Problem: 
Buying your first car? Are you sure you're fully prepared to handle all the information that's about to be thrown at you by the car salesman? Well, here's a tip: Don't believe a salesman that promises that your new car has an acceleration any greater than 10m/s^{2} , no matter the engine size. Why, you ask? Let's find out! 

Solution:
STEP 1: The movement of a car (unlike a jet, for example) depends primarily on the friction force created between the moving tires and the concrete. The tires rotate clockwise and therefore push the concrete backwards (to the left). Friction force opposes motion and pushes forward (to the right). As we all know, the concrete refuses to move, and so the car does instead. 
Normal Force
equals weight.


STEP 2: Since the weight and normal force are balanced, the net (total) force is equal to the friction force alone. We can use an established relationship for net force, mass, and acceleration to arrive at the conclusion that the friction force is equal to the product of the mass and acceleration:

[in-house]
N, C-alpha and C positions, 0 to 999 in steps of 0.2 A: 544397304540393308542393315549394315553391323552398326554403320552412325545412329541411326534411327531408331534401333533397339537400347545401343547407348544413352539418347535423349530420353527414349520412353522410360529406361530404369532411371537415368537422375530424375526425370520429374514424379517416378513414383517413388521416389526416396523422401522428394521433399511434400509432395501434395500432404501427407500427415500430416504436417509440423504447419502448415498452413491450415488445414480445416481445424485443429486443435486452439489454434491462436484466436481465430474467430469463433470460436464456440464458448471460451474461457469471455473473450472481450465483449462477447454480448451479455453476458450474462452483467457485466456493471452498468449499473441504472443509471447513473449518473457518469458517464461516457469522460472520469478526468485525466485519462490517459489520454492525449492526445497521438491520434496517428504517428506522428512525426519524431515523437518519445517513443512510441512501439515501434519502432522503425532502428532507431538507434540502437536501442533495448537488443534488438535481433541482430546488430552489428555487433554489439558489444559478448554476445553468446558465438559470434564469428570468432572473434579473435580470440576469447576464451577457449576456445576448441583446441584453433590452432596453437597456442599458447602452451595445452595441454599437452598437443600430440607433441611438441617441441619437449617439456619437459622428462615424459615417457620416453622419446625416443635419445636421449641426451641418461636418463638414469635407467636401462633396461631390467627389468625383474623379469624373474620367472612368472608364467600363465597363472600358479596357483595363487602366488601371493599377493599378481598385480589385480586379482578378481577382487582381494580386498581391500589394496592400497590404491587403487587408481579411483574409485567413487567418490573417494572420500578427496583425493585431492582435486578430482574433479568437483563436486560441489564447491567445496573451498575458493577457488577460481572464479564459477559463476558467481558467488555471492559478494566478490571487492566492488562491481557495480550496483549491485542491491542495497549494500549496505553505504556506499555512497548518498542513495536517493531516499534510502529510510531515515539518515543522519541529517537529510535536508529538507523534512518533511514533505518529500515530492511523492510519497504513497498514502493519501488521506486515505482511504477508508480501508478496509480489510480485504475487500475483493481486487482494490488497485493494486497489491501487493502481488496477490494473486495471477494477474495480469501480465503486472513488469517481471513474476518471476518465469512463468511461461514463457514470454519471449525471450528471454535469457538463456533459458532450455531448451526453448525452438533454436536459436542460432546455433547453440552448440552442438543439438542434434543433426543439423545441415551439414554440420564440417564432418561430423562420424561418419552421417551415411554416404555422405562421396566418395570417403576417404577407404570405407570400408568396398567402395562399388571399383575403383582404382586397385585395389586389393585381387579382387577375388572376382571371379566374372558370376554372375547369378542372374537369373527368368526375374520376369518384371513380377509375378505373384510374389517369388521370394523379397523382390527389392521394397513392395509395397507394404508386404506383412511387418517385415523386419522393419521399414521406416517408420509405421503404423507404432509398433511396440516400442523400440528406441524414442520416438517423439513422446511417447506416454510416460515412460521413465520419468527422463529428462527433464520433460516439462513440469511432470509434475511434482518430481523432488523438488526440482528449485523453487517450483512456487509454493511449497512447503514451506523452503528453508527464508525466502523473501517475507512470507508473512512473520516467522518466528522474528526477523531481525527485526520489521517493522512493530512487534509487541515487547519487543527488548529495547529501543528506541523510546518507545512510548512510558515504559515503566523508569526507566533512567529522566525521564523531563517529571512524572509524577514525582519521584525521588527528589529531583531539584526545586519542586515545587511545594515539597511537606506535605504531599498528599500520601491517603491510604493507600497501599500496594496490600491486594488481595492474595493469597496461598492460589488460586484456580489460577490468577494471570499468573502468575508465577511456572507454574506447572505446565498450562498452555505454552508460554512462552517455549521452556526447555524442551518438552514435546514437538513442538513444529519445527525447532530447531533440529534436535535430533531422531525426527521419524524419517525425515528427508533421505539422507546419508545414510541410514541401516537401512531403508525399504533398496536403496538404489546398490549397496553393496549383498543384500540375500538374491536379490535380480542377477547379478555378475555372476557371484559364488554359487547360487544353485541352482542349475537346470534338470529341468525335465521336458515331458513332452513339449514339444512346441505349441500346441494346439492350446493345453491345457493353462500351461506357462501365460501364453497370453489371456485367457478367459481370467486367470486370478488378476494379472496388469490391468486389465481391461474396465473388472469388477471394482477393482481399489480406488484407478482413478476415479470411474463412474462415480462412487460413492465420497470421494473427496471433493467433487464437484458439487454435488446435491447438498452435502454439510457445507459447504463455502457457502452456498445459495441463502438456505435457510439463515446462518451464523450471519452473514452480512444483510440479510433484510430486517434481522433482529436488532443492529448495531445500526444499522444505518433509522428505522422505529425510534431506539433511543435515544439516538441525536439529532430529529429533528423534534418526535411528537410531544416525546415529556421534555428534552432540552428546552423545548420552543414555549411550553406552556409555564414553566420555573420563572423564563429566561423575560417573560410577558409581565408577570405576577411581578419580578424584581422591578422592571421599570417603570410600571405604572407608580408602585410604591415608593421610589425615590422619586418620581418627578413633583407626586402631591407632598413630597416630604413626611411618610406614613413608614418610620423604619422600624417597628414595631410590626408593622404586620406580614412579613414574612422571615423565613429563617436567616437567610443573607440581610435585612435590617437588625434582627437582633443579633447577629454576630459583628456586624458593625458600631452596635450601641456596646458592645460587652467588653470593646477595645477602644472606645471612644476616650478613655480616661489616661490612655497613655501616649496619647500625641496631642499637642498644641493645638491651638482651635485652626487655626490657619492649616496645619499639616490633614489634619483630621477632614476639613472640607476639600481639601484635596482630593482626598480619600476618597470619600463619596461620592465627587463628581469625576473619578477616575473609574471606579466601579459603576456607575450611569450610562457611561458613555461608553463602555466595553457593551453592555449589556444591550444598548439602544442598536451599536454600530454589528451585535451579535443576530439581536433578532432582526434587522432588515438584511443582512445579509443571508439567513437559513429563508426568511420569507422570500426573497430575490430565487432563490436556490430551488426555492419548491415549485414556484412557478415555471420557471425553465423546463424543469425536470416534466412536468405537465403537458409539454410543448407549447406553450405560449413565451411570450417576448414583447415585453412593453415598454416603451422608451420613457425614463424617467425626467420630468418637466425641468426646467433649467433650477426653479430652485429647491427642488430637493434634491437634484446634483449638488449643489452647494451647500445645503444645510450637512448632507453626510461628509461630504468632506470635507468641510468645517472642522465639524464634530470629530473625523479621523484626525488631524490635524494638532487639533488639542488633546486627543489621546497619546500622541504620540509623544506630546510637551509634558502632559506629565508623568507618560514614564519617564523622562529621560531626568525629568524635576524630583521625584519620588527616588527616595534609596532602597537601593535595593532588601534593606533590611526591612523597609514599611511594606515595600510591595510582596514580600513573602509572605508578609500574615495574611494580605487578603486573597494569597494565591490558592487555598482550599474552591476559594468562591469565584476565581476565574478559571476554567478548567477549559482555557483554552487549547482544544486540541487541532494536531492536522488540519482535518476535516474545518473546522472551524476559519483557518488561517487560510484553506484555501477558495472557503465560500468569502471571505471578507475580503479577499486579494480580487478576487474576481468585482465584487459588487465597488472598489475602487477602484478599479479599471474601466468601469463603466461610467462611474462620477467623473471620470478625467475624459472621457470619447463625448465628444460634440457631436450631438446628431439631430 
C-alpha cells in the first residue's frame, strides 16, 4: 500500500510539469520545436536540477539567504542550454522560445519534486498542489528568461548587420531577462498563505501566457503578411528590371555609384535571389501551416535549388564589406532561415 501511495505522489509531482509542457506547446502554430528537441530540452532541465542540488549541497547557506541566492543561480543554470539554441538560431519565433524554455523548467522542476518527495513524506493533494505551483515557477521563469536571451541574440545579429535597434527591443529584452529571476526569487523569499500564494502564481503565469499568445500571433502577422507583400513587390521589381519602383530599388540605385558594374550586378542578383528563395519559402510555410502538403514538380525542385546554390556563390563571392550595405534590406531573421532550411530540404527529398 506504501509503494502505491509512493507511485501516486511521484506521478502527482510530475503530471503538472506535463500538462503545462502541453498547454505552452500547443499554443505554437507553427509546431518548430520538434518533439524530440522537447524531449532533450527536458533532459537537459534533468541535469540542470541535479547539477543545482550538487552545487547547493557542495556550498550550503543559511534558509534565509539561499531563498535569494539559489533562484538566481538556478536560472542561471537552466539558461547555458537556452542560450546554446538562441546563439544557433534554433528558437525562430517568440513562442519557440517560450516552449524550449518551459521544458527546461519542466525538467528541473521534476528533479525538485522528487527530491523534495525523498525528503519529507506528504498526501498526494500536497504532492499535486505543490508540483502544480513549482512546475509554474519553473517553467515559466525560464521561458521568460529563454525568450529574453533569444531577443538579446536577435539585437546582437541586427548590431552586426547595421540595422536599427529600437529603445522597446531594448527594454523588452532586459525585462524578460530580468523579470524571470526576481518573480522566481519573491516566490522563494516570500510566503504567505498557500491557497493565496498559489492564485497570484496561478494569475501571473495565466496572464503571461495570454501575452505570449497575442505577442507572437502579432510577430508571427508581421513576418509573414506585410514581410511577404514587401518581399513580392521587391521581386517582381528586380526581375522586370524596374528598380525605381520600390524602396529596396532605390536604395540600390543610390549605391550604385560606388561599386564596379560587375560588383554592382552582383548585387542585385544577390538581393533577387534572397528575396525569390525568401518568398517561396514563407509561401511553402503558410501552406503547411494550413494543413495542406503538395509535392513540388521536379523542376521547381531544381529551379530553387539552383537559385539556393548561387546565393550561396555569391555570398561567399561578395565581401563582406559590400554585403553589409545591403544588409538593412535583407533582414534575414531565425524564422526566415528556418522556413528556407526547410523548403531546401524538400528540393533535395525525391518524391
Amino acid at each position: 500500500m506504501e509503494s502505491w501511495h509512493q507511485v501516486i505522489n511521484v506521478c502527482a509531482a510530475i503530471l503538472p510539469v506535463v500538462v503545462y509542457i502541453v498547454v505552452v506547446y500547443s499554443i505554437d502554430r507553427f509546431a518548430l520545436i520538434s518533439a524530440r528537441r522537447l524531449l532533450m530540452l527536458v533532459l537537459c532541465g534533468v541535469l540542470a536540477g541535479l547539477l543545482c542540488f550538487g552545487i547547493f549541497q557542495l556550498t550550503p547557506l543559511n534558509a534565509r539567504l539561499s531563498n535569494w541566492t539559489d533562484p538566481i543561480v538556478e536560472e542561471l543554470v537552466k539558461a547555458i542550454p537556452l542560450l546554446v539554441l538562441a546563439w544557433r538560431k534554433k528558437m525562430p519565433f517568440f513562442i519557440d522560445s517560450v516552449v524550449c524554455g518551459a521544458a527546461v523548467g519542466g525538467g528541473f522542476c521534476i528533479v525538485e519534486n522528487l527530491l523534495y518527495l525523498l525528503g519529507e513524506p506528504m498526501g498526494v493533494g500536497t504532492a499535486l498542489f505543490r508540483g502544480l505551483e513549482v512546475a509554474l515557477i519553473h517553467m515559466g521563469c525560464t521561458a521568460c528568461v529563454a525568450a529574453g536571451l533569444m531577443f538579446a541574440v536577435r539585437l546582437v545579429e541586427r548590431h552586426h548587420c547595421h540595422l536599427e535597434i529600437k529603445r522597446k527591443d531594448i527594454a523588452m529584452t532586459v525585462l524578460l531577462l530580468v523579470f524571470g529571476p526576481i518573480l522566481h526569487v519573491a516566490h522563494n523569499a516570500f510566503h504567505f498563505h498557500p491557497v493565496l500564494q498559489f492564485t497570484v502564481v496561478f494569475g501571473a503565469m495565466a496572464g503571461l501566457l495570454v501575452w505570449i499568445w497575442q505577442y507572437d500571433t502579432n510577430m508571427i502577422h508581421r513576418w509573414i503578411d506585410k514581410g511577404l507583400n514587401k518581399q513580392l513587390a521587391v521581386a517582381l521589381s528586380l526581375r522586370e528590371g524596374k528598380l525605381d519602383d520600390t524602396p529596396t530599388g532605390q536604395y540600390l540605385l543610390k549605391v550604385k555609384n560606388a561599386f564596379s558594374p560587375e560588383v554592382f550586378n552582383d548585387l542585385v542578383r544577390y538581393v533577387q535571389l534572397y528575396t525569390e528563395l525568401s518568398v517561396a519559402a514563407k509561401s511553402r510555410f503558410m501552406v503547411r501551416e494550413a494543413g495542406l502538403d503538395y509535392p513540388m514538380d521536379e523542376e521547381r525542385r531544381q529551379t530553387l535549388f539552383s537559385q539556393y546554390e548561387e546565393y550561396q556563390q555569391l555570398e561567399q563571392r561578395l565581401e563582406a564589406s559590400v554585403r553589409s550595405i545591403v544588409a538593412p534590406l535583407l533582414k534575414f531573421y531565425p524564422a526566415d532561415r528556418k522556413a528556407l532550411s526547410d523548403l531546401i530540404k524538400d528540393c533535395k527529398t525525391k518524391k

STEP 3: In the question, it was stated that the acceleration of any car could be no greater than 10m/s^{2} . So, let's say that the acceleration was equal to 10m/s^{2} . 

STEP 4: We will use the established relationships for weight and normal force:


STEP 4: We will use the established relationships for weight and normal force:



STEP 5: Next, we will use Mu, the coefficient of friction. Mu is a constant, and establishes a relationship between normal force and friction. In simple terms, Mu is the roughness of a surface.

STEP 6: The Mu of rubber on concrete is generally between 0.8 and 1.0, but almost never more than 1.0. Even in general, Mus are rarely above 1.0. If the acceleration were any higher than 10m/s^{2} (regardless of the mass of car, which cancelled out in STEP 5), the friction force would be required to increase, and therefore Mu would need to increase, which is not possible in real life. Thus, the acceleration of a car of any mass can be no greater than 10m/s^{2} . 
One is a generally high coeffecient of friction.


Text versions of the equation work are made with Microsoft Equation Editor and are embedded in Microsoft Word documents.

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